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Pistons stay winless as Boston snaps 0-3 start in 11-point win


The story of the game in Pistons red, white and blue

– After failing to crack double figures in points or rebounds in the first two games, Greg Monroe finished one rebound shy of his first double-double of the season and might have had it if the game hadn’t gotten out of hand in the second half and he’d played normal minutes. Still, Monroe finished with 22 points, nine rebounds and four assists in Boston’s 96-85 victory. Monroe kept the Pistons afloat in the first half. He scored 14 points, grabbed four rebounds, added three assists and made 6 of 8 shots. Monroe was assertive, both in establishing post position and in turning to face his defender and attack the paint, getting scoring chances or drawing fouls for himself or dropping off deft passes to teammates to defeat help defense.

BLUE COLLAR – When the Pistons and Pacers were battling for Eastern Conference supremacy six and seven years ago, Jermaine O’Neal was the heart of the Pacers, an elite defensive big man with a potent low-post scoring arsenal. Then a series of leg injuries reduced him to journeyman. But O’Neal says he’s healthier than he’s been in five years and he looked it Friday night, finishing with 19 points, seven boards and two blocked shots. With Shaquille O’Neal retired, Kendrick Perkins gone and Jeff Green out for the year, if the Celtics hope to challenge Miami and Chicago in the East this year, they’ll need O’Neal to play at that level consistently.

RED FLAG – The Pistons probably played their best half of the season – OK, there’d only been five to that point, and the first four weren’t pretty – in Friday’s first half, trailing the aroused Celtics, making their home debut with a 0-3 record and getting Paul Pierce back, by seven. But 46 seconds later, Lawrence Frank was burning a timeout after Ray Allen and Pierce drained triples on Boston’s first two possessions and, suddenly, the lead was almost doubled. Boston wound up shooting 71 percent for the quarter and 52 percent for the game.

There might be a more forbidding set of circumstances facing a team looking for its first win of the season than to play Boston in its home debut and also scrambling to break into the win column after three losses to open its season. But it wouldn’t take long to scan the list.

The Pistons, after playing their best half of basketball and still trailing by seven at halftime, fell behind by 19 midway through the third quarter and fell to 0-3 in a 96-85 loss to the Celtics, who were boosted by the return of captain Paul Pierce, missing with a heel bruise in their first three games.

The Celtics got 3-point baskets on consecutive possessions to start the third quarter from Ray Allen and Pierce, forcing Lawrence Frank to call a timeout just 46 seconds into the second half. The snowball kept rolling downhill, though, as Boston shot 71 percent for the third quarter and stretched that seven-point lead to 25.

“Seven went to 13 like that,” Frank said. “We lost a little bit of our poise on the offensive end. Slower to get into stuff, plus they turned it up defensively and it took us a while to regroup and respond. By the time we found a little bit of a rhythm, they scored 36 points in the third quarter. Transition was a big part of it and part of it was their defense spurred their offense. We got stuck in that stretch and didn’t recover.”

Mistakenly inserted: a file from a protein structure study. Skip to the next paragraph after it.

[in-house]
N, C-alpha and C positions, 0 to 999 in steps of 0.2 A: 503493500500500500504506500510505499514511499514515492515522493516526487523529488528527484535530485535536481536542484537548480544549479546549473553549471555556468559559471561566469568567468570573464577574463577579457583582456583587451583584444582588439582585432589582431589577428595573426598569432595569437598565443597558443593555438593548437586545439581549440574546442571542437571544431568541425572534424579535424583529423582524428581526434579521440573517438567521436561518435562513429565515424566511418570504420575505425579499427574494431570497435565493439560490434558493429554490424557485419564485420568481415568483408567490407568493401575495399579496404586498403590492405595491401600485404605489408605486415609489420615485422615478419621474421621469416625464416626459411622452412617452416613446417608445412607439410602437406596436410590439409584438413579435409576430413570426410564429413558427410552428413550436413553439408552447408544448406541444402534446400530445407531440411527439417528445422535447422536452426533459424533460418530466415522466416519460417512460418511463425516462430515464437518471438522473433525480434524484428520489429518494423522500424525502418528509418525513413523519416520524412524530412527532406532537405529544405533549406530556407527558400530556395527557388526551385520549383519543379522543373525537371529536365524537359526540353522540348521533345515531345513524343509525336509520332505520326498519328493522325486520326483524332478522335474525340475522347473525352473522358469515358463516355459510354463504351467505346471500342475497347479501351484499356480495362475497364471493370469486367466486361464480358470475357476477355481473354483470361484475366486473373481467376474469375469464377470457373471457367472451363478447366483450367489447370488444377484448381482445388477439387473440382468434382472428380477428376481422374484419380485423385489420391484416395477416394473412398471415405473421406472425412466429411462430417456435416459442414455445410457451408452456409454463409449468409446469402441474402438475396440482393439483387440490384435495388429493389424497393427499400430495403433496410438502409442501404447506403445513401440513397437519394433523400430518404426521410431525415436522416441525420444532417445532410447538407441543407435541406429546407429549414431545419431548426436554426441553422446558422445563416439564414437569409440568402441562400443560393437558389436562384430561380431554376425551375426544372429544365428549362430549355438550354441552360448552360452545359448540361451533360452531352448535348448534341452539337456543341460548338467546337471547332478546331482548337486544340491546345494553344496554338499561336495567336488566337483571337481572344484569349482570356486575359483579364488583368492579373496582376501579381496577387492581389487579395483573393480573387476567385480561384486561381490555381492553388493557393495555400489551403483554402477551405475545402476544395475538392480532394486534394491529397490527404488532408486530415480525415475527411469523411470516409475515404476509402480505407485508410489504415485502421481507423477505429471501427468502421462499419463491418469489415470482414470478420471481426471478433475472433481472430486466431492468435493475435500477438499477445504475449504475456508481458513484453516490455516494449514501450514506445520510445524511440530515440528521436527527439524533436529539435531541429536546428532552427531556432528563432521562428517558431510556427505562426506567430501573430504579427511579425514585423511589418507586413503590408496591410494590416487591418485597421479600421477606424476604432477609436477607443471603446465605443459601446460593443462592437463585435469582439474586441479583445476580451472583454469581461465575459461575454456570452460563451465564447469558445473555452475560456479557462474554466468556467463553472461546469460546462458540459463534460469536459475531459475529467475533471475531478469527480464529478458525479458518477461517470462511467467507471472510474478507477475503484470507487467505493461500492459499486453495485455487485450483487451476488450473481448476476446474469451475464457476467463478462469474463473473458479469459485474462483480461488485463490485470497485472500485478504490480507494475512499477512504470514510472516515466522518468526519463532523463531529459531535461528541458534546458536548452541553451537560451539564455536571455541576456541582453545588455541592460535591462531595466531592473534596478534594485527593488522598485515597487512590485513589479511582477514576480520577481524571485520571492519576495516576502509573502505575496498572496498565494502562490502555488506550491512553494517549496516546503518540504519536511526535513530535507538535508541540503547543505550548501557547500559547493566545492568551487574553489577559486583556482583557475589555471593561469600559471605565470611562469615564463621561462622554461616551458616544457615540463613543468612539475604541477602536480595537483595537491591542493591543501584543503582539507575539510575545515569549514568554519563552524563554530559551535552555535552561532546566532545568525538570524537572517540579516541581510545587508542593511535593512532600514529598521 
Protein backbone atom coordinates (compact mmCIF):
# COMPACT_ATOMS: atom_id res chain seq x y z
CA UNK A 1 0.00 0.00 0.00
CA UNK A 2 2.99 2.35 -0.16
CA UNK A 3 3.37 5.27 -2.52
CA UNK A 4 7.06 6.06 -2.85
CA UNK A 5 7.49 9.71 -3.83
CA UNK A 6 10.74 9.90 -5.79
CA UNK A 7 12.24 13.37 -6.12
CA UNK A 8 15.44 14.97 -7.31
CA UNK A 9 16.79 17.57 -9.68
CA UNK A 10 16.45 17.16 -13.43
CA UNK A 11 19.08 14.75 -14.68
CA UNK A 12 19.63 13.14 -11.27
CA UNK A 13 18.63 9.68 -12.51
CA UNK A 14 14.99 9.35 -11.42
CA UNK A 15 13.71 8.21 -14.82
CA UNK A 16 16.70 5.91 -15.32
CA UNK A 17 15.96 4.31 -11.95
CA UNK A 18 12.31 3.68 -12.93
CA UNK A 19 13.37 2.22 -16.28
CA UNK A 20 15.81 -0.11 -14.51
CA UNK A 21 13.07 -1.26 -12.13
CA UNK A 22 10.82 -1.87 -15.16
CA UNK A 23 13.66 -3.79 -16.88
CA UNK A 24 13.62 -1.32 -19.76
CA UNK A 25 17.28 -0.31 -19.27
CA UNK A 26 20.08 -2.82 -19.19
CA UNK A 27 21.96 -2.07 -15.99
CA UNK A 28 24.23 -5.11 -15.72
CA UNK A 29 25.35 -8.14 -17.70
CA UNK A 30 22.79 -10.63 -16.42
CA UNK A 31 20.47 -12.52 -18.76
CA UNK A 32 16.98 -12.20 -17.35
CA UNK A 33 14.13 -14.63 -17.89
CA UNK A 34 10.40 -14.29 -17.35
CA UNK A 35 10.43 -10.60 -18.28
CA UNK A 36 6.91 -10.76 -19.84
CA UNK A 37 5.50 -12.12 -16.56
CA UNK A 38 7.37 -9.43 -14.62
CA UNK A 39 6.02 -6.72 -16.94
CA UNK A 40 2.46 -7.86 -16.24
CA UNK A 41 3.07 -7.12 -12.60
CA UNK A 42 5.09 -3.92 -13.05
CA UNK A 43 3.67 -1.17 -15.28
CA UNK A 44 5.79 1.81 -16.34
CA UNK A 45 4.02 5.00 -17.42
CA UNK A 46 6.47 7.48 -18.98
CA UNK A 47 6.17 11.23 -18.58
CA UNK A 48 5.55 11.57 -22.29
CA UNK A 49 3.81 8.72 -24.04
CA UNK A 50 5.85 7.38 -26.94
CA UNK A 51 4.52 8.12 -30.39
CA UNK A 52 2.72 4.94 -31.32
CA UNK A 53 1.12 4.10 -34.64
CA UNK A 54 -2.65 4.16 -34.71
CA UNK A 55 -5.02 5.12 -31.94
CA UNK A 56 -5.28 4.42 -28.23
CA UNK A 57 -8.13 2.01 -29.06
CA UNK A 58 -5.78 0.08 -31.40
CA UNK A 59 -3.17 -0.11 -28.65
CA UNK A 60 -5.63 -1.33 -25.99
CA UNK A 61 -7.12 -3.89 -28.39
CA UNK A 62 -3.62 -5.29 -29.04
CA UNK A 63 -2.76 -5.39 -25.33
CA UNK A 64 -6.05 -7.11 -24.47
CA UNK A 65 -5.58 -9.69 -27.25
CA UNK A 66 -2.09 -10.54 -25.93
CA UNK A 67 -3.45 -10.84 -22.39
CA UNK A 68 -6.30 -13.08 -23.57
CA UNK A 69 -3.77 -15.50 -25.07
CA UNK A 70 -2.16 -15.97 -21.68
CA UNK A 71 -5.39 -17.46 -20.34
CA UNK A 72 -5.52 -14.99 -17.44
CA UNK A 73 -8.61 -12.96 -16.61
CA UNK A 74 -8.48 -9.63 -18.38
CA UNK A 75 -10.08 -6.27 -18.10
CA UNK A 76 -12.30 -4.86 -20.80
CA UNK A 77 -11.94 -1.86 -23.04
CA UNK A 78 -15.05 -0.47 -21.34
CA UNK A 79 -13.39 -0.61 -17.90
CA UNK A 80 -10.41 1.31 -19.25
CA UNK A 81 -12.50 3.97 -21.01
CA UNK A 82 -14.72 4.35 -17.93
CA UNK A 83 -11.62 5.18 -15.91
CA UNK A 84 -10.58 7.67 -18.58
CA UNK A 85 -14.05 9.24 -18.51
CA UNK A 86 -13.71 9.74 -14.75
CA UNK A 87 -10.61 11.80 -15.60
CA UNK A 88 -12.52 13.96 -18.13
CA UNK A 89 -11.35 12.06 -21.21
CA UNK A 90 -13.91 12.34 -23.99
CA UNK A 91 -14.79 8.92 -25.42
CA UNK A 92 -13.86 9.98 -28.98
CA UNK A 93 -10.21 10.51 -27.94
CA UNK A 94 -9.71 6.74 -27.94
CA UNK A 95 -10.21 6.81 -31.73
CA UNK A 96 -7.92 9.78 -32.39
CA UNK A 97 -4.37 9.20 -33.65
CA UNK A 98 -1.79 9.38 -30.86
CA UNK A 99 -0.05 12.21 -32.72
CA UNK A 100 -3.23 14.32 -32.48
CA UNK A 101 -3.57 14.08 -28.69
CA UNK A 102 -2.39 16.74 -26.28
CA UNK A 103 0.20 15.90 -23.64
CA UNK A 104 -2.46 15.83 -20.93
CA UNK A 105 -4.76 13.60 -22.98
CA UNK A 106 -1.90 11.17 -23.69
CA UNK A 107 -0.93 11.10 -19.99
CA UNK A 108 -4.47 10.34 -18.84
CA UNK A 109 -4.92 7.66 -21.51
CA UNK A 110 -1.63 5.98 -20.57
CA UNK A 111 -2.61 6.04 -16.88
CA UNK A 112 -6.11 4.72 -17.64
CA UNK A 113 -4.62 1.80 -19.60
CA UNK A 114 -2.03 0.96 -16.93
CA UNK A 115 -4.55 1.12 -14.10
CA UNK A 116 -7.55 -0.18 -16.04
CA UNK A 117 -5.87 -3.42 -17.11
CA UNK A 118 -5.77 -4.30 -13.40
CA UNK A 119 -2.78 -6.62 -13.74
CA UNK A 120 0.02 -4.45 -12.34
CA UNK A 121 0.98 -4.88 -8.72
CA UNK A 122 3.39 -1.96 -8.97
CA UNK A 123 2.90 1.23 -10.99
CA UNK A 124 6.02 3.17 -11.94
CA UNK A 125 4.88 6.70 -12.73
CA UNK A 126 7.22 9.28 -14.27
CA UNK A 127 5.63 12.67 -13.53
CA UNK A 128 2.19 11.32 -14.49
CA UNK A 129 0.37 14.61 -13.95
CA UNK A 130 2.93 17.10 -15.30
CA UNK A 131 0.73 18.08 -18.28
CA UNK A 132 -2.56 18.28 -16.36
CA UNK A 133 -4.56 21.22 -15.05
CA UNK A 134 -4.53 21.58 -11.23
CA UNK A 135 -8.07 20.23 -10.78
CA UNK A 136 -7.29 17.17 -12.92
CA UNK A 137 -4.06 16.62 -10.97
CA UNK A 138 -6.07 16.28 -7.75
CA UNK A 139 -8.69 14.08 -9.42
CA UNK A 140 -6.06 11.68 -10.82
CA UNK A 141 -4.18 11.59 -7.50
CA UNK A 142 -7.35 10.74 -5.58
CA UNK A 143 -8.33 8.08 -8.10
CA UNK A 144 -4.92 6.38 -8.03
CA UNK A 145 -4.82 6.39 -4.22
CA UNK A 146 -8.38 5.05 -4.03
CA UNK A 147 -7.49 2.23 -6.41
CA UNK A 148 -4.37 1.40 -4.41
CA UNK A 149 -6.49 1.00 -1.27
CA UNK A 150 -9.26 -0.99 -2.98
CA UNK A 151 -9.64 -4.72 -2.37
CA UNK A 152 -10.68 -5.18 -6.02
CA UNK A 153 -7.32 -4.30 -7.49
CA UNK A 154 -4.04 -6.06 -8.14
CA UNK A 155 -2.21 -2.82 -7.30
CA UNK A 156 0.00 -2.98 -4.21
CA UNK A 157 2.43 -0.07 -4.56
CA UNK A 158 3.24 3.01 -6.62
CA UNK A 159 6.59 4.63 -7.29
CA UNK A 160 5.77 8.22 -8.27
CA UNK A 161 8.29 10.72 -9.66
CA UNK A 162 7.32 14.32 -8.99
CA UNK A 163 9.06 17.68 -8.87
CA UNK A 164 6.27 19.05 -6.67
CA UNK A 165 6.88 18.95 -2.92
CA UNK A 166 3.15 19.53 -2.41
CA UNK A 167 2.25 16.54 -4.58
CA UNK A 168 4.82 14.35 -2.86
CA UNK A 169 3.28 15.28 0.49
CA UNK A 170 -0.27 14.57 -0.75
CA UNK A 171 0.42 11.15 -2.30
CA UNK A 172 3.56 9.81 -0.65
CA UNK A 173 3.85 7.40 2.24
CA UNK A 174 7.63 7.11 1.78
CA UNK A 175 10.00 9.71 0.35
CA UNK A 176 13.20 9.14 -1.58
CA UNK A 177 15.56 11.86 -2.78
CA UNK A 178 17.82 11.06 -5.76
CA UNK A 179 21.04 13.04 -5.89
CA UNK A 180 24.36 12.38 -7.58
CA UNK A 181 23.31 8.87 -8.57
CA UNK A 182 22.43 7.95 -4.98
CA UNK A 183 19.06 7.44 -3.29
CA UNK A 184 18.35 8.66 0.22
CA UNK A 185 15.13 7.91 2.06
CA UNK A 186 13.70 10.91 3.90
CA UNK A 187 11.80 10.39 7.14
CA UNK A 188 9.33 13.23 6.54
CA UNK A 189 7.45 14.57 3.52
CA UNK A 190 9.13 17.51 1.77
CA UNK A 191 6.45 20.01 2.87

“That quarter has been giving us problems the first three games,” Greg Monroe said. “We’ve got to come out at halftime with more energy. Those threes came from bad offensive possessions. We had to get two good possessions to start the quarter and we probably would have been in better shape.”

Monroe kept the Pistons close in an efficient first half that saw him score 14 points, grab four rebounds and dish our three assists. Monroe finished with 22 points and nine rebounds despite short minutes in the second half when Boston seized firm control of the game by the midway point of the third quarter.

“Greg offensively was very good tonight,” Frank said. “He was a hub for us. He was very, very efficient. I thought he did a good job when we had cuts and movement off of him. I thought he made good decisions. That was an encouraging sign from that end – some growth there.”

But the Pistons got little from their perimeter group. Ben Gordon played well but didn’t get enough scoring chances, finishing with nine points on 10 shots, a few of them forced with the shot clock running down. Rodney Stuckey, though dishing out seven assists against just one turnover, shot only 1 of 11 and scored three points.

Rookie Brandon Knight, dazzling in his Palace debut with 23 points on Wednesday, got off to a tough start but recovered to play much better in the second half. Knight finished with 10 points in 26 minutes, but shot 3 of 11.

The Pistons had been outrebounded by double digits in each of their two losses, and while they managed to address that issue – they actually outrebounded Boston, 35-30 – their defense continued to be leaky. Boston shot a staggering 71 percent in the third quarter before scoring just 10 fourth-quarter points when Doc Rivers let the bench play heavy minutes.

“The game’s played on both ends,” Frank said. “Your offense has to be a part of your defense. Our offense tonight made our defense a whole lot tougher job.”

So the Pistons get one more shot before 2011 flips to 2012. They’ll tip at 6 p.m. at The Palace on a New Year’s Eve they’d like to toast with a win.